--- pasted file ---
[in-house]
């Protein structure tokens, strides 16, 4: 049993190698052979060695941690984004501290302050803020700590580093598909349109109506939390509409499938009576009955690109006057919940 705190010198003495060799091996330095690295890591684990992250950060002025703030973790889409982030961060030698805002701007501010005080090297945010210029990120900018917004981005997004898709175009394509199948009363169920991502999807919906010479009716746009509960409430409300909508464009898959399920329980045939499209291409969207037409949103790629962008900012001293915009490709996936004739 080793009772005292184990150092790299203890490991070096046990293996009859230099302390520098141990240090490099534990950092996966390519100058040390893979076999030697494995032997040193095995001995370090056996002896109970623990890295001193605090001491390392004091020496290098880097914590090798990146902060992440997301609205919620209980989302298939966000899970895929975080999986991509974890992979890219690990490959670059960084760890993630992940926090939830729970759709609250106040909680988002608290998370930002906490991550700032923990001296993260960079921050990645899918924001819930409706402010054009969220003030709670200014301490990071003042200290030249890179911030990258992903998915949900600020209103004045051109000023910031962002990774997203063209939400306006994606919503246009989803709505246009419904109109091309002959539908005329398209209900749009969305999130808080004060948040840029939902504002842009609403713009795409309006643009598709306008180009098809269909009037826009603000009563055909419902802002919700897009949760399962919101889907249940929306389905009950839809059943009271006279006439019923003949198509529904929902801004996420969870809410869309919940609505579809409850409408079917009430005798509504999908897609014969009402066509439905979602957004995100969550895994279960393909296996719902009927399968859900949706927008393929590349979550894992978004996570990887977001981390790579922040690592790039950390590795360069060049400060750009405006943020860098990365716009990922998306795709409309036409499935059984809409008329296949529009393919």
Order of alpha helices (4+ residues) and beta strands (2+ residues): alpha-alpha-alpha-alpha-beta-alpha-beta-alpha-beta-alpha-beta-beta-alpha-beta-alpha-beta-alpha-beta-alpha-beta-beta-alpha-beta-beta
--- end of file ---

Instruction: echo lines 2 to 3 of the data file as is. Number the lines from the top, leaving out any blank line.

């Protein structure tokens, strides 16, 4: 049993190698052979060695941690984004501290302050803020700590580093598909349109109506939390509409499938009576009955690109006057919940 705190010198003495060799091996330095690295890591684990992250950060002025703030973790889409982030961060030698805002701007501010005080090297945010210029990120900018917004981005997004898709175009394509199948009363169920991502999807919906010479009716746009509960409430409300909508464009898959399920329980045939499209291409969207037409949103790629962008900012001293915009490709996936004739 080793009772005292184990150092790299203890490991070096046990293996009859230099302390520098141990240090490099534990950092996966390519100058040390893979076999030697494995032997040193095995001995370090056996002896109970623990890295001193605090001491390392004091020496290098880097914590090798990146902060992440997301609205919620209980989302298939966000899970895929975080999986991509974890992979890219690990490959670059960084760890993630992940926090939830729970759709609250106040909680988002608290998370930002906490991550700032923990001296993260960079921050990645899918924001819930409706402010054009969220003030709670200014301490990071003042200290030249890179911030990258992903998915949900600020209103004045051109000023910031962002990774997203063209939400306006994606919503246009989803709505246009419904109109091309002959539908005329398209209900749009969305999130808080004060948040840029939902504002842009609403713009795409309006643009598709306008180009098809269909009037826009603000009563055909419902802002919700897009949760399962919101889907249940929306389905009950839809059943009271006279006439019923003949198509529904929902801004996420969870809410869309919940609505579809409850409408079917009430005798509504999908897609014969009402066509439905979602957004995100969550895994279960393909296996719902009927399968859900949706927008393929590349979550894992978004996570990887977001981390790579922040690592790039950390590795360069060049400060750009405006943020860098990365716009990922998306795709409309036409499935059984809409008329296949529009393919």
Order of alpha helices (4+ residues) and beta strands (2+ residues): alpha-alpha-alpha-alpha-beta-alpha-beta-alpha-beta-alpha-beta-beta-alpha-beta-alpha-beta-alpha-beta-alpha-beta-beta-alpha-beta-beta